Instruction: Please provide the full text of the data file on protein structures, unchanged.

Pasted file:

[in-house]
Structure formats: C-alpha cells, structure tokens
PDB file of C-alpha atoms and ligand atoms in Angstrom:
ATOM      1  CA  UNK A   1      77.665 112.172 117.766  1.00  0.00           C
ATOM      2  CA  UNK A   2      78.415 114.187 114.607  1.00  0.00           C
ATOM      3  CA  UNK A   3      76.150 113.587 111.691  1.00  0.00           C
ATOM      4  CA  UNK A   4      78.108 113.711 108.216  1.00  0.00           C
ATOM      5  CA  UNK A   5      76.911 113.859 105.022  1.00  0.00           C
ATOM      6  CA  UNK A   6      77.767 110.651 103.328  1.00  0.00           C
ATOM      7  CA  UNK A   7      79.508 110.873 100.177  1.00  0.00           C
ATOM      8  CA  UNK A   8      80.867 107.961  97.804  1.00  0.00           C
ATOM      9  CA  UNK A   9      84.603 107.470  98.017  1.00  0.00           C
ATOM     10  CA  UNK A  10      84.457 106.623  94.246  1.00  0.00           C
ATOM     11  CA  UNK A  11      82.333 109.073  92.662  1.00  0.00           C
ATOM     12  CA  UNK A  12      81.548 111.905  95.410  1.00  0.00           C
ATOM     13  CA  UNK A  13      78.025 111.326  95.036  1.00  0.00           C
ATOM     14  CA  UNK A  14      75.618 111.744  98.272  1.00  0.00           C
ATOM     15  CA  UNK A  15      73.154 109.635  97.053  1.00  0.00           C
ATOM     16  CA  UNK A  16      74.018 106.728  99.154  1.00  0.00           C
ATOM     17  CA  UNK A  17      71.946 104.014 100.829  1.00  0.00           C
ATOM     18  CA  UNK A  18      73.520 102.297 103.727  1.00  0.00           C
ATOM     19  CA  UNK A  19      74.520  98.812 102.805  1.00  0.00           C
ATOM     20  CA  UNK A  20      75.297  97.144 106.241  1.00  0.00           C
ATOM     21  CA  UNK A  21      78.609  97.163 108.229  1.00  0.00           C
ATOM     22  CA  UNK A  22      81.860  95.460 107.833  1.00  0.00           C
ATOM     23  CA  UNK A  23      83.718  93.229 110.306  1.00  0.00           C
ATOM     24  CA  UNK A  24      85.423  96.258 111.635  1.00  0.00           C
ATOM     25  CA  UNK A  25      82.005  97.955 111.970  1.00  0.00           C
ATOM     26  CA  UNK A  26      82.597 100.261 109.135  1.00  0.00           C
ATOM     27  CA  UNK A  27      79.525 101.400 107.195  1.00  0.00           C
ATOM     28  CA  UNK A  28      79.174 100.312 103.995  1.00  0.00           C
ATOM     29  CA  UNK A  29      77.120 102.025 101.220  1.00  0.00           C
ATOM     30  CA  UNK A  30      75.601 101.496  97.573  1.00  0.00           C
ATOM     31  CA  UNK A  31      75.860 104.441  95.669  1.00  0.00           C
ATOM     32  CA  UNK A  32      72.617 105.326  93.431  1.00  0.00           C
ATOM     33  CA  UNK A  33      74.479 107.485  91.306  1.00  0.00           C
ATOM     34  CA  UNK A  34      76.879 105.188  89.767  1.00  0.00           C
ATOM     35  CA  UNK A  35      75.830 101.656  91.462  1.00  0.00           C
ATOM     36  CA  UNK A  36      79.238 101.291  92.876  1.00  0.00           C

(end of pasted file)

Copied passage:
[in-house]
Structure formats: C-alpha cells, structure tokens
PDB file of C-alpha atoms and ligand atoms in Angstrom:
ATOM      1  CA  UNK A   1      77.665 112.172 117.766  1.00  0.00           C
ATOM      2  CA  UNK A   2      78.415 114.187 114.607  1.00  0.00           C
ATOM      3  CA  UNK A   3      76.150 113.587 111.691  1.00  0.00           C
ATOM      4  CA  UNK A   4      78.108 113.711 108.216  1.00  0.00           C
ATOM      5  CA  UNK A   5      76.911 113.859 105.022  1.00  0.00           C
ATOM      6  CA  UNK A   6      77.767 110.651 103.328  1.00  0.00           C
ATOM      7  CA  UNK A   7      79.508 110.873 100.177  1.00  0.00           C
ATOM      8  CA  UNK A   8      80.867 107.961  97.804  1.00  0.00           C
ATOM      9  CA  UNK A   9      84.603 107.470  98.017  1.00  0.00           C
ATOM     10  CA  UNK A  10      84.457 106.623  94.246  1.00  0.00           C
ATOM     11  CA  UNK A  11      82.333 109.073  92.662  1.00  0.00           C
ATOM     12  CA  UNK A  12      81.548 111.905  95.410  1.00  0.00           C
ATOM     13  CA  UNK A  13      78.025 111.326  95.036  1.00  0.00           C
ATOM     14  CA  UNK A  14      75.618 111.744  98.272  1.00  0.00           C
ATOM     15  CA  UNK A  15      73.154 109.635  97.053  1.00  0.00           C
ATOM     16  CA  UNK A  16      74.018 106.728  99.154  1.00  0.00           C
ATOM     17  CA  UNK A  17      71.946 104.014 100.829  1.00  0.00           C
ATOM     18  CA  UNK A  18      73.520 102.297 103.727  1.00  0.00           C
ATOM     19  CA  UNK A  19      74.520  98.812 102.805  1.00  0.00           C
ATOM     20  CA  UNK A  20      75.297  97.144 106.241  1.00  0.00           C
ATOM     21  CA  UNK A  21      78.609  97.163 108.229  1.00  0.00           C
ATOM     22  CA  UNK A  22      81.860  95.460 107.833  1.00  0.00           C
ATOM     23  CA  UNK A  23      83.718  93.229 110.306  1.00  0.00           C
ATOM     24  CA  UNK A  24      85.423  96.258 111.635  1.00  0.00           C
ATOM     25  CA  UNK A  25      82.005  97.955 111.970  1.00  0.00           C
ATOM     26  CA  UNK A  26      82.597 100.261 109.135  1.00  0.00           C
ATOM     27  CA  UNK A  27      79.525 101.400 107.195  1.00  0.00           C
ATOM     28  CA  UNK A  28      79.174 100.312 103.995  1.00  0.00           C
ATOM     29  CA  UNK A  29      77.120 102.025 101.220  1.00  0.00           C
ATOM     30  CA  UNK A  30      75.601 101.496  97.573  1.00  0.00           C
ATOM     31  CA  UNK A  31      75.860 104.441  95.669  1.00  0.00           C
ATOM     32  CA  UNK A  32      72.617 105.326  93.431  1.00  0.00           C
ATOM     33  CA  UNK A  33      74.479 107.485  91.306  1.00  0.00           C
ATOM     34  CA  UNK A  34      76.879 105.188  89.767  1.00  0.00           C
ATOM     35  CA  UNK A  35      75.830 101.656  91.462  1.00  0.00           C
ATOM     36  CA  UNK A  36      79.238 101.291  92.876  1.00  0.00           C